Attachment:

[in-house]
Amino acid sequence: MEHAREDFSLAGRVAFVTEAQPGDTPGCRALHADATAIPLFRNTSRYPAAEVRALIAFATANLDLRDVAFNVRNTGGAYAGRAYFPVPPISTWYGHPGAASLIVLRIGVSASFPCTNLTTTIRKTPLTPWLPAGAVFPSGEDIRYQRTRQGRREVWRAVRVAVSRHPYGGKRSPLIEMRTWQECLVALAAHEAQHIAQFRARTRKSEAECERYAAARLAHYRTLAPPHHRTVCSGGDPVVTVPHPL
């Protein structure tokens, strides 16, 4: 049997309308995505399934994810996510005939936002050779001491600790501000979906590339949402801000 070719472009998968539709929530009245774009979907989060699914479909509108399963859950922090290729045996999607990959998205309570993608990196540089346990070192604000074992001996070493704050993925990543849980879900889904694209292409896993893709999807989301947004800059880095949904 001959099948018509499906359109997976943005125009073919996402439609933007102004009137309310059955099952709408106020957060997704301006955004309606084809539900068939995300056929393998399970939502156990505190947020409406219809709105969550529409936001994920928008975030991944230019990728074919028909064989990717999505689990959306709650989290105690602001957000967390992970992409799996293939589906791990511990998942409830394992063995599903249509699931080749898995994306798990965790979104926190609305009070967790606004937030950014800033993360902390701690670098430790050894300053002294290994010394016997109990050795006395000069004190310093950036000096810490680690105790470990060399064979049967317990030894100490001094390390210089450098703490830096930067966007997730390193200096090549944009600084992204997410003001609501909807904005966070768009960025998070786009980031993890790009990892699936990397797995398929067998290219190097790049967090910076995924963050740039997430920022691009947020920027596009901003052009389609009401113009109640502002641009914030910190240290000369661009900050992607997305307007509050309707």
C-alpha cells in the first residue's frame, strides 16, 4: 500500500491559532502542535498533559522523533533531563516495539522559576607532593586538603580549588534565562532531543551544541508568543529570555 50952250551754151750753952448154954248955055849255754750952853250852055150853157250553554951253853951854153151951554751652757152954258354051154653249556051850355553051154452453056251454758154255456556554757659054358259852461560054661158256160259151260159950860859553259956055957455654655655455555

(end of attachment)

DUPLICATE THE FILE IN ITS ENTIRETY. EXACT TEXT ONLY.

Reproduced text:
[in-house]
Amino acid sequence: MEHAREDFSLAGRVAFVTEAQPGDTPGCRALHADATAIPLFRNTSRYPAAEVRALIAFATANLDLRDVAFNVRNTGGAYAGRAYFPVPPISTWYGHPGAASLIVLRIGVSASFPCTNLTTTIRKTPLTPWLPAGAVFPSGEDIRYQRTRQGRREVWRAVRVAVSRHPYGGKRSPLIEMRTWQECLVALAAHEAQHIAQFRARTRKSEAECERYAAARLAHYRTLAPPHHRTVCSGGDPVVTVPHPL
């Protein structure tokens, strides 16, 4: 049997309308995505399934994810996510005939936002050779001491600790501000979906590339949402801000 070719472009998968539709929530009245774009979907989060699914479909509108399963859950922090290729045996999607990959998205309570993608990196540089346990070192604000074992001996070493704050993925990543849980879900889904694209292409896993893709999807989301947004800059880095949904 001959099948018509499906359109997976943005125009073919996402439609933007102004009137309310059955099952709408106020957060997704301006955004309606084809539900068939995300056929393998399970939502156990505190947020409406219809709105969550529409936001994920928008975030991944230019990728074919028909064989990717999505689990959306709650989290105690602001957000967390992970992409799996293939589906791990511990998942409830394992063995599903249509699931080749898995994306798990965790979104926190609305009070967790606004937030950014800033993360902390701690670098430790050894300053002294290994010394016997109990050795006395000069004190310093950036000096810490680690105790470990060399064979049967317990030894100490001094390390210089450098703490830096930067966007997730390193200096090549944009600084992204997410003001609501909807904005966070768009960025998070786009980031993890790009990892699936990397797995398929067998290219190097790049967090910076995924963050740039997430920022691009947020920027596009901003052009389609009401113009109640502002641009914030910190240290000369661009900050992607997305307007509050309707």
C-alpha cells in the first residue's frame, strides 16, 4: 500500500491559532502542535498533559522523533533531563516495539522559576607532593586538603580549588534565562532531543551544541508568543529570555 50952250551754151750753952448154954248955055849255754750952853250852055150853157250553554951253853951854153151951554751652757152954258354051154653249556051850355553051154452453056251454758154255456556554757659054358259852461560054661158256160259151260159950860859553259956055957455654655655455555